Valdosta Daily Times

January 20, 2013

The Oath: A look at presidential inaugurations

Dean Poling
The Valdosta Daily Times

- — Barack Obama’s taking the presidential oath continues a tradition nearly as old as the United States government created by the Constitution.

It is the administration of the constitutional oath swearing in a president.

This oath has often been accompanied by the pageantry and public accessibility of inaugurations. It has been solemnly administered, minus the inaugural grandeur, when vice presidents have had to quickly step into the role of a fallen president.

Presidential inaugurations have been administered in times of peace and prosperity, war and depression. It has welcomed dozens of men into the presidency, but only a few presidents, such as George Washington and now Barack Obama, have enjoyed more than one inaugural.

Some inaugurations — be it for the speech, the president himself, or some significant event — are more noteworthy than others.

Obama’s last inauguration was noteworthy because he was the nation’s first black president. It was also noteworthy because Supreme Court Chief Justice John Roberts recited the oath improperly, leading him to administer it again to Obama a day later in a private ceremony.

But in some way, each presidential inauguration is memorable in representing the peaceful transfer or continuation of elected power.

* In the late 1700s, the Constitution provided the basics for what an American president should be. Perhaps the only given of that era was that George Washington, champion of the American Revolutionary War and chairman of the Constitutional Convention, would be the first president. What the Constitution did note of the presidency, it did so with Washington in mind. As for what a president could be, Washington created the template for numerous presidential precedents for the years to come, including the basics of the presidential inauguration. Since no one was certain if a president was something like a king or an elected executive, some advisors, even Washington briefly, felt he should arrive for his oath of office wearing a gold uniform, riding in a grand carriage drawn by numerous horses. A simpler mode of conveyance was selected, but a sense of grandeur remained with the procession to Federal Hall in New York, which was then the nation’s capital. People lined the streets as Washington made his way to take the oath on April 30, 1789. Of the procession, Washington reportedly noted, “My movements to the chair of government (are) accompanied by feelings not unlike those of a culprit who is going to the place of his execution.”

On the balcony of Federal Hall, Washington raised his hand to take the oath. Below, many in the large crowd could not hear the first time the presidential oath was uttered, though some heard the words which each president has uttered ever since.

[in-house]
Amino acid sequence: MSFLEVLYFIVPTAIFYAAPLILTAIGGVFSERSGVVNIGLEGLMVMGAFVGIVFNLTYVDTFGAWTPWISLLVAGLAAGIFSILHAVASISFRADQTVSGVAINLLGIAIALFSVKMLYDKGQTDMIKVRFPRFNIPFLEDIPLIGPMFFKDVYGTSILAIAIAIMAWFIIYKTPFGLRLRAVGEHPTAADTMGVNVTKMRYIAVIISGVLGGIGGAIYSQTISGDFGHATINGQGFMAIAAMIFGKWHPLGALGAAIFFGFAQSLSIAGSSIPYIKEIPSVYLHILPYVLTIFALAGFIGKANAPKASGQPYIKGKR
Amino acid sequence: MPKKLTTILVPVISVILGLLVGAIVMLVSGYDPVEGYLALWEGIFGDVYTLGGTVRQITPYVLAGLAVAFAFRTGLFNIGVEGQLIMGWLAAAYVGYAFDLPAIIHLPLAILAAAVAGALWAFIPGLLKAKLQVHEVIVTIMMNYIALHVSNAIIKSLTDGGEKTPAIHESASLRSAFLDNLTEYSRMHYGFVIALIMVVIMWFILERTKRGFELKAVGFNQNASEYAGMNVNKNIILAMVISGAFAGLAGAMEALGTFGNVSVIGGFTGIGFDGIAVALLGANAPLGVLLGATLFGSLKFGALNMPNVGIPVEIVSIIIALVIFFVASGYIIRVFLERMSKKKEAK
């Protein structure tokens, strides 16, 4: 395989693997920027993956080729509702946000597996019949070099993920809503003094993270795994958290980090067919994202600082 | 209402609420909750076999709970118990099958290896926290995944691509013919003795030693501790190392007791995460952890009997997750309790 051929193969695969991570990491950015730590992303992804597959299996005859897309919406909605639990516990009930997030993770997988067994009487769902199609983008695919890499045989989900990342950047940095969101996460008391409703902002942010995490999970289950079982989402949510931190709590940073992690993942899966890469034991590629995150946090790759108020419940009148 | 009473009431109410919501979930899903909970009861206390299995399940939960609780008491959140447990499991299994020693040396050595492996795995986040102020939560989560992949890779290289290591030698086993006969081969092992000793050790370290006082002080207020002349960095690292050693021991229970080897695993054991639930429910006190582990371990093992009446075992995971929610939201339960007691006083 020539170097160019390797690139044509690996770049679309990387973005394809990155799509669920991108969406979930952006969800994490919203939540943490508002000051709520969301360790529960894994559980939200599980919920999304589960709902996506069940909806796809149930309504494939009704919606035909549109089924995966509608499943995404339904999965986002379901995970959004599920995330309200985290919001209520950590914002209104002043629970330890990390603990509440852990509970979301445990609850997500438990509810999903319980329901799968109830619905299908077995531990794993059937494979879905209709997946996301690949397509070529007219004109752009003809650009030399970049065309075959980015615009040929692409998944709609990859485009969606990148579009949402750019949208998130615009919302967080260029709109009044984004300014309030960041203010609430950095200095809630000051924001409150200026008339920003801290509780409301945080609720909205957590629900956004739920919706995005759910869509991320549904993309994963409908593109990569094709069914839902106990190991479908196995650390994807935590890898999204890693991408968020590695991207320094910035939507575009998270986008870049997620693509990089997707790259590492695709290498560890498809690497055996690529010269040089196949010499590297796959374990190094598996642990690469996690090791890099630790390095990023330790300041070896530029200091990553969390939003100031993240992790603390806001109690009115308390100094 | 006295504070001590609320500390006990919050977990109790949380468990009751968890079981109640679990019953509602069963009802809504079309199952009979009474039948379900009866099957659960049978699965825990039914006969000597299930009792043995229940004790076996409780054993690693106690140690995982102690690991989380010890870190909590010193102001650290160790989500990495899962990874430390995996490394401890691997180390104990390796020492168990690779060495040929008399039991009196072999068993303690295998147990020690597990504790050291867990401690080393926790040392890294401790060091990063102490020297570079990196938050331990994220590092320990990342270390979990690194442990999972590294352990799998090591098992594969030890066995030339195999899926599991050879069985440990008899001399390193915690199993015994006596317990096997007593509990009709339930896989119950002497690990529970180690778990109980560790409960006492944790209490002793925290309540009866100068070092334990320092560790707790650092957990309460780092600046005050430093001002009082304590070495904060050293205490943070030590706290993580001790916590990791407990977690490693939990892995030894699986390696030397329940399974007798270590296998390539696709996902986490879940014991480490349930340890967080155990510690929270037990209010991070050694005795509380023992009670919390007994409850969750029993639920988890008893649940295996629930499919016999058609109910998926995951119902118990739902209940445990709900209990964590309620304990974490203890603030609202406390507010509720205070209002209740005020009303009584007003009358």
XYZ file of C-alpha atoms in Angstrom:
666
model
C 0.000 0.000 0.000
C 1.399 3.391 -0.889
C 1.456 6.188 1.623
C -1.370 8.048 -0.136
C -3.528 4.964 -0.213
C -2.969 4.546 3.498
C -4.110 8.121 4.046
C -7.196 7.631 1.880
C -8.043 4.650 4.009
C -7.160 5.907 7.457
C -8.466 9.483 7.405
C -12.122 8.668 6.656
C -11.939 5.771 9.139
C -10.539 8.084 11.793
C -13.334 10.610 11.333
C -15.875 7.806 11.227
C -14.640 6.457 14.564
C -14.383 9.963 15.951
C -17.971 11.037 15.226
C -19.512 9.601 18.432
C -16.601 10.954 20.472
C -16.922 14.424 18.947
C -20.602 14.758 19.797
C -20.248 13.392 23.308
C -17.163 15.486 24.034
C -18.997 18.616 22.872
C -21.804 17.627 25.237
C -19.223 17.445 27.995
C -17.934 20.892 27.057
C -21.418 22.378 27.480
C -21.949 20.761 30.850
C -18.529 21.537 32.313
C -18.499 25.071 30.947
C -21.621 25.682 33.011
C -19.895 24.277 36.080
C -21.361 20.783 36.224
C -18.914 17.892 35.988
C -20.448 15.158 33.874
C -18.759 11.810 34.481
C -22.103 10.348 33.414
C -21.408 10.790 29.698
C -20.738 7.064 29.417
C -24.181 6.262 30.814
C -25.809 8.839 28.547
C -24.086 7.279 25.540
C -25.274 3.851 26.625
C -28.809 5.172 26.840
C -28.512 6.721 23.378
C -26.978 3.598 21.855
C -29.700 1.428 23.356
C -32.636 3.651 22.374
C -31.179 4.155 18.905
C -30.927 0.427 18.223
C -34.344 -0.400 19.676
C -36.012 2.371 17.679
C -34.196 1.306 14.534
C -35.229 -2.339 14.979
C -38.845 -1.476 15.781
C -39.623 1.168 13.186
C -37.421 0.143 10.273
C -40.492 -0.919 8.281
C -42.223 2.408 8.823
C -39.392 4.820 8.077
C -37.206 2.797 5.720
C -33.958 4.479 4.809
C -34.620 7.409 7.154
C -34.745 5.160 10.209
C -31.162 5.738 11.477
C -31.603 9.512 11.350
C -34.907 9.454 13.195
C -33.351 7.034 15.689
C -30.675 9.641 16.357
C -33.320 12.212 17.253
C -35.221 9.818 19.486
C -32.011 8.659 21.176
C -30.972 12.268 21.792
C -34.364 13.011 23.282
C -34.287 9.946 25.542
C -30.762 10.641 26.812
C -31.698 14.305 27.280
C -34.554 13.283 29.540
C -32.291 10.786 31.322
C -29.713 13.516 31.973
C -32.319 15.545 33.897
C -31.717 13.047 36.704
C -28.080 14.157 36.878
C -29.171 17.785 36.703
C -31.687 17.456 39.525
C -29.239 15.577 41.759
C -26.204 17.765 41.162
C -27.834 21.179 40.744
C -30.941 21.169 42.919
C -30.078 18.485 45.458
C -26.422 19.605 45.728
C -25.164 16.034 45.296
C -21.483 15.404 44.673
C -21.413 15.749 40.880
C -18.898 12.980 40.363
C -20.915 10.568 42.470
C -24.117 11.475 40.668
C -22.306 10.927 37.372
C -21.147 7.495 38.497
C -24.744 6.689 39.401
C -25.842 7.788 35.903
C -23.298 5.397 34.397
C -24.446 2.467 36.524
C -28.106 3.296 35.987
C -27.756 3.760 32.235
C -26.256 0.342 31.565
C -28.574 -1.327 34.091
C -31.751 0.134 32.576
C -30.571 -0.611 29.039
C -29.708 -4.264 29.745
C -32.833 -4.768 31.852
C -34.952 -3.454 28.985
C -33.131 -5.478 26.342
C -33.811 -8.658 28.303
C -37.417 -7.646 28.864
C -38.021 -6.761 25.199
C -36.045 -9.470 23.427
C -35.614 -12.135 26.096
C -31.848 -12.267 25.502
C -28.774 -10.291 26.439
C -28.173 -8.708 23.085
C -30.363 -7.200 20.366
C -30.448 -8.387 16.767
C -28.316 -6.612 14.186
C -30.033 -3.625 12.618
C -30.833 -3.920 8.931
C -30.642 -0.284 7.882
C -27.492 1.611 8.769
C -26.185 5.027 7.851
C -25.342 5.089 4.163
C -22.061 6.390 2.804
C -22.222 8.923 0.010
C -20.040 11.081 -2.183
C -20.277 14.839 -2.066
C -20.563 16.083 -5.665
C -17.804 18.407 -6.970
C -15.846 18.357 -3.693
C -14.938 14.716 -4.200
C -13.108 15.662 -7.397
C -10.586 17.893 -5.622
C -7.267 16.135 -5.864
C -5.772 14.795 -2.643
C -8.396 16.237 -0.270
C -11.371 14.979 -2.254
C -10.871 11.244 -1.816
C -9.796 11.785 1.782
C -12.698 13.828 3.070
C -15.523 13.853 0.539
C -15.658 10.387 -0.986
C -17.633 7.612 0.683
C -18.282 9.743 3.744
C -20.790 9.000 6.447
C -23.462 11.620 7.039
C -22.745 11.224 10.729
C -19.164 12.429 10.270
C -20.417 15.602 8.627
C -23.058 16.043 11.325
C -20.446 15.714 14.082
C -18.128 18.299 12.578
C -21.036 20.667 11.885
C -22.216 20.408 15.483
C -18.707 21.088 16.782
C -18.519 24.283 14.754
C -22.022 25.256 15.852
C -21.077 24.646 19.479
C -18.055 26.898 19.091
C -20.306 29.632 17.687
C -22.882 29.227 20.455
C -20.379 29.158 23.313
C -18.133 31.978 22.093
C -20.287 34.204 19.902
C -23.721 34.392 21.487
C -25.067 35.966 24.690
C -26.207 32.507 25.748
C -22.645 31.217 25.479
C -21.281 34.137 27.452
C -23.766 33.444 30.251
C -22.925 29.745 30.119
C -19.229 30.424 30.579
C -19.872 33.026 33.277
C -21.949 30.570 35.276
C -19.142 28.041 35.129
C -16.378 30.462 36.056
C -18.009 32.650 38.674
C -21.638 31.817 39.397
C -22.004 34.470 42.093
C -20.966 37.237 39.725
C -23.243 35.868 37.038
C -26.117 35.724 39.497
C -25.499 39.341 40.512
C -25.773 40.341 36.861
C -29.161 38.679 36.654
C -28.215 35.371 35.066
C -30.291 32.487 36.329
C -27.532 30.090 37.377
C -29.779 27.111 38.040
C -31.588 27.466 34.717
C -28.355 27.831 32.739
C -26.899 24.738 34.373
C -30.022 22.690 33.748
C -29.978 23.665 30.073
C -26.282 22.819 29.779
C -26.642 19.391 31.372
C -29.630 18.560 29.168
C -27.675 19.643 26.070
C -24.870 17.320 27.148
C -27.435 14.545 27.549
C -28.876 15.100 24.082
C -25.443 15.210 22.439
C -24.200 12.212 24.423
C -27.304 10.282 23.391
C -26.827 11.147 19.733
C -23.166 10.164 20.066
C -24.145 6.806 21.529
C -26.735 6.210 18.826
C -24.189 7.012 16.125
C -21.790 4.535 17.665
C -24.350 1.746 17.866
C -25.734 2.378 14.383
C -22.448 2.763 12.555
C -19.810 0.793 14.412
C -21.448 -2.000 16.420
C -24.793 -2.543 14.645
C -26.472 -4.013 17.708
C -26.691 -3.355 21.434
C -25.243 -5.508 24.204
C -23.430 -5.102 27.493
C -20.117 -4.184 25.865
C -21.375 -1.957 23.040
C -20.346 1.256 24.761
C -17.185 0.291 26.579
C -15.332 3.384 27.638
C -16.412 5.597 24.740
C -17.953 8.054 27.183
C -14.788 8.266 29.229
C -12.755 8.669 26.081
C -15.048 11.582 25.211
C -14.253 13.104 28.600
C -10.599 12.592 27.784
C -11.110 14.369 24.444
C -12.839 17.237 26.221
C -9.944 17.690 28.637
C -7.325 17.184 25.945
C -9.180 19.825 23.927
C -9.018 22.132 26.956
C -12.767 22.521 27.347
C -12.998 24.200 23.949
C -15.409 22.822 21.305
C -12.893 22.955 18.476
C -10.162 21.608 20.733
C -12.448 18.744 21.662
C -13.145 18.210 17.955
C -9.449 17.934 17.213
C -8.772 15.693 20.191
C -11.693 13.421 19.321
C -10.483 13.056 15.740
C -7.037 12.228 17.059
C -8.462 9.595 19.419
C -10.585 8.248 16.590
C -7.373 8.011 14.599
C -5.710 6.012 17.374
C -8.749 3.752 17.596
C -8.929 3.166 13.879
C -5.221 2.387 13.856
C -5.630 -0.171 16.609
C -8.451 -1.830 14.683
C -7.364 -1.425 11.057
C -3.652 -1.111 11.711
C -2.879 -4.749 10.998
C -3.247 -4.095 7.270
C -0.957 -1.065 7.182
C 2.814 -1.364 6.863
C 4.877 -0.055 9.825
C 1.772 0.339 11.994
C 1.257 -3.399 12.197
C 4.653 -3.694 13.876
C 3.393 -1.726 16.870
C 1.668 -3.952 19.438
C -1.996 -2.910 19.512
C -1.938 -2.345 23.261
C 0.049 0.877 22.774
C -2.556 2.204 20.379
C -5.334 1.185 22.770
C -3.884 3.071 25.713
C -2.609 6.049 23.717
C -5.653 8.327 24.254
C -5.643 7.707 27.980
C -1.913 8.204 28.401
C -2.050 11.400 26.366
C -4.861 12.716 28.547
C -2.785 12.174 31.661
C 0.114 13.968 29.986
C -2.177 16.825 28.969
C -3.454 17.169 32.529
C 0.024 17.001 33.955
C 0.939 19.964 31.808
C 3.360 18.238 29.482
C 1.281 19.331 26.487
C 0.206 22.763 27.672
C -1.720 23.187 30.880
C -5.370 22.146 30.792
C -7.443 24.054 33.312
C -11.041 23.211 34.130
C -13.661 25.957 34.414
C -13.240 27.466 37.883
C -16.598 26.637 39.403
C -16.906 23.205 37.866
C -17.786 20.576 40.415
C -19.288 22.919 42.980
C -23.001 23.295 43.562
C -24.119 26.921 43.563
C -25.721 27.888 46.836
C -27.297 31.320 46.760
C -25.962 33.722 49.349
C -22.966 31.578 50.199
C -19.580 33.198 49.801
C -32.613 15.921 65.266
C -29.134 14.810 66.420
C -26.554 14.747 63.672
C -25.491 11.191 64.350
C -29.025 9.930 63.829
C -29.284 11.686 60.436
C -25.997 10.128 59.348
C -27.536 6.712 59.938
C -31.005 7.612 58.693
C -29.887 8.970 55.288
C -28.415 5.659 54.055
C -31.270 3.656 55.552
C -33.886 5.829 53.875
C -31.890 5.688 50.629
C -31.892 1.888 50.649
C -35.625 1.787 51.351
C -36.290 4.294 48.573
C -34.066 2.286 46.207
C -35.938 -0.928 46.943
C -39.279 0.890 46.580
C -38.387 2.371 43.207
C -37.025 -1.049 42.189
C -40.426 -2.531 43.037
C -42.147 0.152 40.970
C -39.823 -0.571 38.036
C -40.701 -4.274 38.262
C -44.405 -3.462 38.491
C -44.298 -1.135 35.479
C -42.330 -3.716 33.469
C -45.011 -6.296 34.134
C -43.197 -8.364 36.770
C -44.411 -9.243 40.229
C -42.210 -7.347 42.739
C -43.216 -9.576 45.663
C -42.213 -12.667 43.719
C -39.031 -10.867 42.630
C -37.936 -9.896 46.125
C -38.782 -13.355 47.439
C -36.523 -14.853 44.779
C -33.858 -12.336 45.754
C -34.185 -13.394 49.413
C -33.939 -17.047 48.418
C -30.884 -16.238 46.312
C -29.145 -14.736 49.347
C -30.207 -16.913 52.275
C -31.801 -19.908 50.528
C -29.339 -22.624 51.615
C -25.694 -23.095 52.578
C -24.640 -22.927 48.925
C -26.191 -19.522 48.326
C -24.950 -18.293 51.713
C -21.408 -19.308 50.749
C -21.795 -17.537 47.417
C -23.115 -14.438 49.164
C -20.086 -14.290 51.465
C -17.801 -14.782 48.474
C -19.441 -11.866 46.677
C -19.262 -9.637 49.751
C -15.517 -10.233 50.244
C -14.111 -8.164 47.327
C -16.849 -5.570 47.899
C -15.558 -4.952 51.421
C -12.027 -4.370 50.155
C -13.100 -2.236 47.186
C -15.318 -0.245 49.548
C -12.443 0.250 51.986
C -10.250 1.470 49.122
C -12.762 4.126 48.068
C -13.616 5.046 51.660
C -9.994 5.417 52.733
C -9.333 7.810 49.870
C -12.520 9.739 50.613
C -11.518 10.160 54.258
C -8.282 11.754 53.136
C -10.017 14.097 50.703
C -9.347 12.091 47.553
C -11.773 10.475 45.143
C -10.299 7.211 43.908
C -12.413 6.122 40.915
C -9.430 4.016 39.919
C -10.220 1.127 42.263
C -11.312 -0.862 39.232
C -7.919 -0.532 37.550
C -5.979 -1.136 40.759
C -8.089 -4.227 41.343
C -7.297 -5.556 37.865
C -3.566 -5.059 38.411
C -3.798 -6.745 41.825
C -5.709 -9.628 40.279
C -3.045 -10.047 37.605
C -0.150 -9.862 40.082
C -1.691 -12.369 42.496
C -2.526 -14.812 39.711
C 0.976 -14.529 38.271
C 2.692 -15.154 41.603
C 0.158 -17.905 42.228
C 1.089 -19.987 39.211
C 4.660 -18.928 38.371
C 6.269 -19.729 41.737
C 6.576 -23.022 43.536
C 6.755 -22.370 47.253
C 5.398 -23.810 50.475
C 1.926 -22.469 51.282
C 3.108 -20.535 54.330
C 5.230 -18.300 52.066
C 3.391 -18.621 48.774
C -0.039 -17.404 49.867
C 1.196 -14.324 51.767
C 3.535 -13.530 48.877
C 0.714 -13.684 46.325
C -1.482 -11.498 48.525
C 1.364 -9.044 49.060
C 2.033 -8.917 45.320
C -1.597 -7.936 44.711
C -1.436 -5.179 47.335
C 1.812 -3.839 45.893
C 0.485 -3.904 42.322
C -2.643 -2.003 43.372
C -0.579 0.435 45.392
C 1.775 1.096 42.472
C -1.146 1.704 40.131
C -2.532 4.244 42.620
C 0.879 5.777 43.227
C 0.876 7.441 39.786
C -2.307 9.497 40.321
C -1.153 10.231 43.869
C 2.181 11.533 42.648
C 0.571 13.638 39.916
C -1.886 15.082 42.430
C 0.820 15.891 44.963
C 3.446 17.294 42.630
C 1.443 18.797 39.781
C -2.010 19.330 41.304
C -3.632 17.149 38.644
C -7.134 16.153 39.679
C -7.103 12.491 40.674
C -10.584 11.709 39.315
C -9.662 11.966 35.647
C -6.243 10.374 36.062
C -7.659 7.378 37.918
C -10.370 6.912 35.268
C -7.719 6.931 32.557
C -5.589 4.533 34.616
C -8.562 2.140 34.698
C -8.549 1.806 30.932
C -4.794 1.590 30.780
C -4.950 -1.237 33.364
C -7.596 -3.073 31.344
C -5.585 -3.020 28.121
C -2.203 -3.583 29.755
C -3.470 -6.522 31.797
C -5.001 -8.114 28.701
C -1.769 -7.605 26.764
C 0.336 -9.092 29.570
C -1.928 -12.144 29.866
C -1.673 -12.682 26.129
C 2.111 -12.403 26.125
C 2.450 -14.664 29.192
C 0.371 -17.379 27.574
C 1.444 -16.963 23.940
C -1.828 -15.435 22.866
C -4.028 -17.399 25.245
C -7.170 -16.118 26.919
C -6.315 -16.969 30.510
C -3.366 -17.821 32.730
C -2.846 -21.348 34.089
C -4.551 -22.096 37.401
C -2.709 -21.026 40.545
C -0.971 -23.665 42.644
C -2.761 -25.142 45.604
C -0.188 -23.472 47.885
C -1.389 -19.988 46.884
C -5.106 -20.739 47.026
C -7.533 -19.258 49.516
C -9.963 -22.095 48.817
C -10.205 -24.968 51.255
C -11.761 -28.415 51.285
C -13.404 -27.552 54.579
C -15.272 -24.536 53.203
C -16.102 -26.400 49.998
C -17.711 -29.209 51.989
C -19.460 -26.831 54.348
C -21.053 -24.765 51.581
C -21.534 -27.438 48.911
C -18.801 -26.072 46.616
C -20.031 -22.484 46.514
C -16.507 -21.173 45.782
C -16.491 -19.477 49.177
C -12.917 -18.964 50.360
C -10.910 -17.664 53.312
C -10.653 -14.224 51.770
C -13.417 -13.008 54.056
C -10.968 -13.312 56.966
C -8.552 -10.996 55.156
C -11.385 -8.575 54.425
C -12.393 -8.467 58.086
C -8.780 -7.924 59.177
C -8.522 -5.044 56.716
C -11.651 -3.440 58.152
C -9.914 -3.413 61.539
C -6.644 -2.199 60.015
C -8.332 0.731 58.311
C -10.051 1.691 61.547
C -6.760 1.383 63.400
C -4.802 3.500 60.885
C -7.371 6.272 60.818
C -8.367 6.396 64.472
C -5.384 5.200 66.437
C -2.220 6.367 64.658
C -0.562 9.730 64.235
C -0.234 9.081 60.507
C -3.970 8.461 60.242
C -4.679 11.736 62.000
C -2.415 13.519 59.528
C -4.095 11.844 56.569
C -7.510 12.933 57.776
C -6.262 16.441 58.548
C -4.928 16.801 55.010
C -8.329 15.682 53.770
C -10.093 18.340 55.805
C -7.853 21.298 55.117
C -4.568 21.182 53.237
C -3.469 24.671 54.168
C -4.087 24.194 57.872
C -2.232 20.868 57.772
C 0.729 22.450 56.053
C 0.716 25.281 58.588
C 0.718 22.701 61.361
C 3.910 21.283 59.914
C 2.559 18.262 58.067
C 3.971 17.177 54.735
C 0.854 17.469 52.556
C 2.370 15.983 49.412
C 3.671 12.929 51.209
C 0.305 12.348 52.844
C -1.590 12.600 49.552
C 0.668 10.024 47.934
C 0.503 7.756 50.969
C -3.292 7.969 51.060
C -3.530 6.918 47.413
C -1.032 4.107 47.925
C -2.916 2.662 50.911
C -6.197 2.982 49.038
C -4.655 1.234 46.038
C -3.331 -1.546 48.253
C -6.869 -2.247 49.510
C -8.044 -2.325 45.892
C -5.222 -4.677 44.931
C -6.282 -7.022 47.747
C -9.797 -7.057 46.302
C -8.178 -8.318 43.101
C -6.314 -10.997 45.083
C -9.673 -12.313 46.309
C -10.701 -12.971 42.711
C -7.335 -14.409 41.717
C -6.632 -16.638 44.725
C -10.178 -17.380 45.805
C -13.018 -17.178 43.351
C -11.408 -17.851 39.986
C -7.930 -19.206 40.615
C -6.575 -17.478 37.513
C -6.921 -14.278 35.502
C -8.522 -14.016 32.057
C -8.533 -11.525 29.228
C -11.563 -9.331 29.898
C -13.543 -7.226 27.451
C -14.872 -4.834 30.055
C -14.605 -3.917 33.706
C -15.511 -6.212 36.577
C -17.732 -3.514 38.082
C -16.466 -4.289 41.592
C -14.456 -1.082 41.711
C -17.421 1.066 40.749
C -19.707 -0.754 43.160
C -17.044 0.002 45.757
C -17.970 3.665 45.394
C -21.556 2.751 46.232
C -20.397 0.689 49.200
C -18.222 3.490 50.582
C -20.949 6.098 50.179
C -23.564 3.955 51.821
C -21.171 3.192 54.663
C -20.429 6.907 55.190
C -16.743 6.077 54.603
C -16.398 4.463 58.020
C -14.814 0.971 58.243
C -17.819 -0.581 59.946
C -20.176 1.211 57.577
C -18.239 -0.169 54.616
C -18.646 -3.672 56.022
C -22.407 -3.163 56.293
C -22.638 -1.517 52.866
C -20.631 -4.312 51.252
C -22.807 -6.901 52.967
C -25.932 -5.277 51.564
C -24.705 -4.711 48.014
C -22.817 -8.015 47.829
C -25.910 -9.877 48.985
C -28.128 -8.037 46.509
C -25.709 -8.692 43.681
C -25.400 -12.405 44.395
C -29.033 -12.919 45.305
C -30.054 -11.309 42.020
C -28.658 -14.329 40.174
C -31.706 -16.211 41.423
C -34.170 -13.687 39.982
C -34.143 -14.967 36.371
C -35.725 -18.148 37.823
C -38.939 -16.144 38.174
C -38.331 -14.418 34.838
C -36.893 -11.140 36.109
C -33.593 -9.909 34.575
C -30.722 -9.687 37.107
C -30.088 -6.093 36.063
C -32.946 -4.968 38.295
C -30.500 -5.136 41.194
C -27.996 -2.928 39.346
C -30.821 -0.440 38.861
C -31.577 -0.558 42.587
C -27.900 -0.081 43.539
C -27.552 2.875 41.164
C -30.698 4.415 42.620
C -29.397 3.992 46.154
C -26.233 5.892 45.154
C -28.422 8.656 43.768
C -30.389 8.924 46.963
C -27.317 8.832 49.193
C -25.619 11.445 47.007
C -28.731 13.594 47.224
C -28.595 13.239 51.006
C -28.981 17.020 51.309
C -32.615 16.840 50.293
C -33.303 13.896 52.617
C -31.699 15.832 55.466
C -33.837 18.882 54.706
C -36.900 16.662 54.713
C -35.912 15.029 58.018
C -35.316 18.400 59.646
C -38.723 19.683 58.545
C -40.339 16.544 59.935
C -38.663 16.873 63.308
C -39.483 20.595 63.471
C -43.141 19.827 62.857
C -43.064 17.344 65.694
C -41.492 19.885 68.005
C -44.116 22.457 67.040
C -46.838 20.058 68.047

Article II, Section 1 of the Constitution states the oath as: “I (usually followed by the president-elect’s name) do solemnly swear (or affirm) that I will faithfully execute the Office of President of the United States and will to the best of my ability, preserve, protect and defend the Constitution of the United States.”

Washington took the oath with his hand on a Bible, which is not required by the Constitution, though all presidents have since followed this tradition. Perhaps feeling the great responsibility of what he was doing, by becoming the first executive officer of a revolutionary representative government, legend claims Washington uttered four words. These words are not an official part of the oath, but each president has concluded the oath with them since Washington spoke them 220 years ago: “So help me God.”

* After two inaugurations and two terms as president, Washington declined to seek a third term. During his second term, factions had formed within the government which would lead to America’s tradition of a two-party political system.

In 1796, John Adams, Washington’s vice president, was elected to the presidency. To secure the transfer of power, Washington attended Adams’ March 4, 1797 inauguration to assure the public that he approved of the transfer of power.

This peaceful transfer of executive power astonished the world. But, in many ways, it would be the inauguration of 1801 that guaranteed the precedent of a peaceful transfer of power.

President Adams wanted a second term, but he lost to his vice president, former friend and bitter political rival, Thomas Jefferson. Though Adams hated seeing Jefferson rise to the presidency on the back of his defeat, Adams still stepped aside. He did not accompany Jefferson to the ceremony. Dejected and angry, Adams left the capital, which was now the young Washington, D.C., the night before Jefferson’s inauguration. But he made no effort to bar or stall the inauguration of his political opponent, securing the precedent of a peaceful transfer of power between opposing parties.